Birth and Rebrith

The world does not understand Christianity. This reality becomes clear when we see how those outside our faith attempt to attack or degrade our beliefs. In the first century, adversaries to our faith persecuted the early Christians physically; however, this tactic only propelled Christianity to the farthest reaches of our globe. Others have tried more covert means, sowing seeds of discord and doubt. In recent years I have witnessed that many will assert that Christianity merely borrows from other cultural traditions. And no practices are attacked more than those surrounding the Christmas holiday. Trees, wreaths, presents, twinkle lights… even the day (December 25) are all questioned and claim to have pagan roots. And my honest response is, “So what?” Even if there were any validity to these claims (which there is not), it wouldn’t make a difference. When it comes to our faith, we believe in a God that is not bound by customs or traditions. He is far above all that nonsense, but I will list one more reason these claims hold no value to me. 

God is transformational. A narrative as old as the history of God’s people is that God changes stuff, but primarily people. In Genesis 9, we have a world reborn out of a global flood, God literally remaking and starting fresh from the corrupted world depicted in Genesis 6. In Genesis 17, God changes Abram’s name to reflect His promise of many descendants coming through Abram’s offspring. In Genesis 28, Jacob changes the city of Luz to Bethel (House of God); a few chapters later, in Genesis 32, God changes Jacob’s name to Israel, depicting the relationship between Jacob’s descendants and God. Finally, the entire region of Canaan, once entirely pagan, is renamed to reflect the 12 tribes of Israel and their covenant with God. These changes take what was once foreign or even opposed to God and bring it back into His overall plan. Therefore, it doesn’t matter what things once were, only what they are in relation to God. 

These examples serve as a reminder that God has changed us. He takes us from where we once were and remakes us into who He wants us to be. As Paul states, “Therefore if anyone is in Christ, this person is a new creation; the old things passed away; behold, new things have come” (2 Corinthians 5:17). It would be easy to listen to the rhetoric of the world and say that “What once was, always will be.” The world is opposed to change and primarily changes for the better. The natural world loves entropy, and God loves rebirth and renewal. Those outside our faith say that you are just the way you are, and there is no need to change, or real change is impossible. But that is not how God works. He changes us down to our very core, and He can do that with every aspect of our lives. God promises He will change everything, even the physical world “Then I saw a new heaven and a new earth; for the first heaven and the first earth passed away, and there is no longer any sea.” (Revelation 21:1).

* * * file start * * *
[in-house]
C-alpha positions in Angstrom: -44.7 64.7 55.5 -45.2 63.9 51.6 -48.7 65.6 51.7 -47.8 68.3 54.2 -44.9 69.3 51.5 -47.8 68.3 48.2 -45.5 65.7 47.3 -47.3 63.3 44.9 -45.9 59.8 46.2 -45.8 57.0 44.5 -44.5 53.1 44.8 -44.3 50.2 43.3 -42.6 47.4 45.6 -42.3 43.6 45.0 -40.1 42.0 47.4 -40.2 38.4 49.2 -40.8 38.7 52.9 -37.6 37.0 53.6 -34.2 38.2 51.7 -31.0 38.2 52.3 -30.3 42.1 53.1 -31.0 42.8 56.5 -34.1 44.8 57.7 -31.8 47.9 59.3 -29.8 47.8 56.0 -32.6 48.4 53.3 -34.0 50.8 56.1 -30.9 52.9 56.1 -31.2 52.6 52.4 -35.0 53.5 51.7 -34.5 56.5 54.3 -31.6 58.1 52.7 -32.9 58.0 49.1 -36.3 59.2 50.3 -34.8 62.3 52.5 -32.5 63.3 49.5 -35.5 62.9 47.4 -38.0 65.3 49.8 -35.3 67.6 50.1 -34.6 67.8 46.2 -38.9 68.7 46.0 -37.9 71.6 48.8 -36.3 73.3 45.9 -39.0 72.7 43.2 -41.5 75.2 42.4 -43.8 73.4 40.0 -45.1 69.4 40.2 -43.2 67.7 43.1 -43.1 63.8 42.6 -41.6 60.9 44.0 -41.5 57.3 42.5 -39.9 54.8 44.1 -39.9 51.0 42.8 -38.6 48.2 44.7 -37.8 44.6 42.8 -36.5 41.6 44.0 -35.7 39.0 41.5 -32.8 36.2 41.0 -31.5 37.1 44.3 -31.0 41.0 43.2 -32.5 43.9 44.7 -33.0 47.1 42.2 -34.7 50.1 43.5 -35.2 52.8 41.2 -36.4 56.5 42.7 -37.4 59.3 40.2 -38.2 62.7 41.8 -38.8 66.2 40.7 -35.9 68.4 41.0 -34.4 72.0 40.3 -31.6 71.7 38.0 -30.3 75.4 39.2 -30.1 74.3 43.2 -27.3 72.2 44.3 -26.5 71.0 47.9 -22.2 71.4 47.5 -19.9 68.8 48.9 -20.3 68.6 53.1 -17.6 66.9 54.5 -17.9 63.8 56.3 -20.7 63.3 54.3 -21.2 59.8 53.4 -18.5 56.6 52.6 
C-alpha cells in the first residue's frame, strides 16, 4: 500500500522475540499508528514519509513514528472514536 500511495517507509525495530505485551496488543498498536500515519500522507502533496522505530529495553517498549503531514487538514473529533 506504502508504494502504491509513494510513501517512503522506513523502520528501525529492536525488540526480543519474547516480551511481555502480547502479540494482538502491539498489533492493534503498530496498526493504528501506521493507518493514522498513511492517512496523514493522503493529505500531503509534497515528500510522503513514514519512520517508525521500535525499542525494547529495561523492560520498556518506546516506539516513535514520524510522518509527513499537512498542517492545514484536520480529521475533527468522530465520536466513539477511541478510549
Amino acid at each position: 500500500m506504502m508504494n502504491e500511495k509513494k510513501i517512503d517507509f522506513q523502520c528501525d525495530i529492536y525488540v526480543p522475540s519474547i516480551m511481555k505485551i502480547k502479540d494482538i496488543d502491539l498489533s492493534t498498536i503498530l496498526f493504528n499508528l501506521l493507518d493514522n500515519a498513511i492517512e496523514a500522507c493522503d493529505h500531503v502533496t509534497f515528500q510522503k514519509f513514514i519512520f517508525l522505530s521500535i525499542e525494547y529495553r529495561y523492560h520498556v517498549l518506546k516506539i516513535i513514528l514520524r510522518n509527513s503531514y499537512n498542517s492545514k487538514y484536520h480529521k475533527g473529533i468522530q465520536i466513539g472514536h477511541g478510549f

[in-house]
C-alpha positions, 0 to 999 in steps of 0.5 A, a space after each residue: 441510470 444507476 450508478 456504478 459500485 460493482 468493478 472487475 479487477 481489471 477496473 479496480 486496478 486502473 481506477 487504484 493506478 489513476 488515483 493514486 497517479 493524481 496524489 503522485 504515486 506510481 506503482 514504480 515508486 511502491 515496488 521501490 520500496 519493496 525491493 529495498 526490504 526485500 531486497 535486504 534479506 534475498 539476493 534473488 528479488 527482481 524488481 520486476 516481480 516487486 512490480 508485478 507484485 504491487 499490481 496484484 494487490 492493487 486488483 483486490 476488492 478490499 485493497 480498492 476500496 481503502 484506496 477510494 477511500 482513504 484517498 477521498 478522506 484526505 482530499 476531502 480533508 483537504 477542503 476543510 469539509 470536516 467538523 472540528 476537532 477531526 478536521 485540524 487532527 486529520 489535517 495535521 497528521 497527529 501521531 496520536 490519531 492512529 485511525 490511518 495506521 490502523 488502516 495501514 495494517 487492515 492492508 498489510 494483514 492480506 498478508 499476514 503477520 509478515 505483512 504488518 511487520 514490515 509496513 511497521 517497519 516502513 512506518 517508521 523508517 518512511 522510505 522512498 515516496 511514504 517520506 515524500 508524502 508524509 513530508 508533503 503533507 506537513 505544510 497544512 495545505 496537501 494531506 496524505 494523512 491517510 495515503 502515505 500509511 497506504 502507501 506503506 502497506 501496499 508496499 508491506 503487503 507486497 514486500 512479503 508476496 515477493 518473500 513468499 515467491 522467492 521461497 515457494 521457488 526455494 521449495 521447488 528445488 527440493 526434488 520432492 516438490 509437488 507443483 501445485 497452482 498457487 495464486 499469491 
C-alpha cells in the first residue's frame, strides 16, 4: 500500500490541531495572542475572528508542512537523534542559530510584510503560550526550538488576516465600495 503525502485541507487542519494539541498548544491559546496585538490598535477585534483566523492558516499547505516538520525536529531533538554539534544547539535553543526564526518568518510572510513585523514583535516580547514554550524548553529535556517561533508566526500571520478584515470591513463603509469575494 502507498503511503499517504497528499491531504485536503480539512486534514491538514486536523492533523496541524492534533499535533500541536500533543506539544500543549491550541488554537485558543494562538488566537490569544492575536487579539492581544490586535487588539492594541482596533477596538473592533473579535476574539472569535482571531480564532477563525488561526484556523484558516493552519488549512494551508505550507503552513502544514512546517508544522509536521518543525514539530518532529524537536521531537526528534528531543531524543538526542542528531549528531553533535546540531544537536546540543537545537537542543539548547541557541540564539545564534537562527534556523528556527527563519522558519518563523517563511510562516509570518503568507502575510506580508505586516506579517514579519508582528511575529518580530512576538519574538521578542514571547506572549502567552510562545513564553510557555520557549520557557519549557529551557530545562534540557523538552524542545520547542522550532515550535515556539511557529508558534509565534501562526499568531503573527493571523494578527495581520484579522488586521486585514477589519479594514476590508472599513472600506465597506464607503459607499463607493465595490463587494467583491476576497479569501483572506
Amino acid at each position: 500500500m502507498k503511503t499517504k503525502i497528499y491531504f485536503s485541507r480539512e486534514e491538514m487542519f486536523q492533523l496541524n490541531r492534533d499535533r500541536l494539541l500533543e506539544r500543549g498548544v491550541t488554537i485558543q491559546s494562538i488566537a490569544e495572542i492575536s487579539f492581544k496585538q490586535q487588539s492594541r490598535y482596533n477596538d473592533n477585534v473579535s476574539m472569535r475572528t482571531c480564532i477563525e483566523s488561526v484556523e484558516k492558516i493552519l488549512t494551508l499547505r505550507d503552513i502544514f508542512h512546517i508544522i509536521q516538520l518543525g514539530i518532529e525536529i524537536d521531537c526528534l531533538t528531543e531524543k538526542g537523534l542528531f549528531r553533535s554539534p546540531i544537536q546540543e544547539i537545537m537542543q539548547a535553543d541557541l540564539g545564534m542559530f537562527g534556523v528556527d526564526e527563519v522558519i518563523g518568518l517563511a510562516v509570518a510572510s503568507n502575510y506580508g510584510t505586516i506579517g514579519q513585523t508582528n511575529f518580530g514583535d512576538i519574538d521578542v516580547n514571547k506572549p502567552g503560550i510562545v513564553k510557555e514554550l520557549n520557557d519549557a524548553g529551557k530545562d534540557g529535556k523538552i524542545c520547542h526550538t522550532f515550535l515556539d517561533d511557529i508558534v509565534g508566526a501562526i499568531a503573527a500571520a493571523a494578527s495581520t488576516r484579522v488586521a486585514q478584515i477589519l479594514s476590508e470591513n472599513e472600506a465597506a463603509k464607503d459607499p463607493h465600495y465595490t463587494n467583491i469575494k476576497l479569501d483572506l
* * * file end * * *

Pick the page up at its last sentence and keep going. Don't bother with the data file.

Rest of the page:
Continuing with this thought is that we are encouraged to bring all things into the obedience of Christ. As Paul writes again to the church in Corinth, “We are destroying arguments and all arrogance raised against the knowledge of God, and we are taking every thought captive to the obedience of Christ” (2 Corinthians 10:5). God has already given Jesus all authority (Matthew 28:20). Therefore, the only thing that matters is that we make this our daily reality; that we live and think as if Jesus is the ultimate authority. And so, we bring even our thoughts into obedience and submission to Christ. Our very thoughts become reborn and remade into the likeness of the Son.   

The world does not want us to change. It does not want anything to be brought under the authority of Christ. The world does not like to submit its thoughts, customs, or traditions. And that is okay because we are not of the world. We have been renewed, we have been changed, and we are not what we used to be. God’s transformation of our lives should give us another reason to celebrate this time of year as we move on from what once was to what has been made new—reflecting on a God that is all about Birth and Rebirth.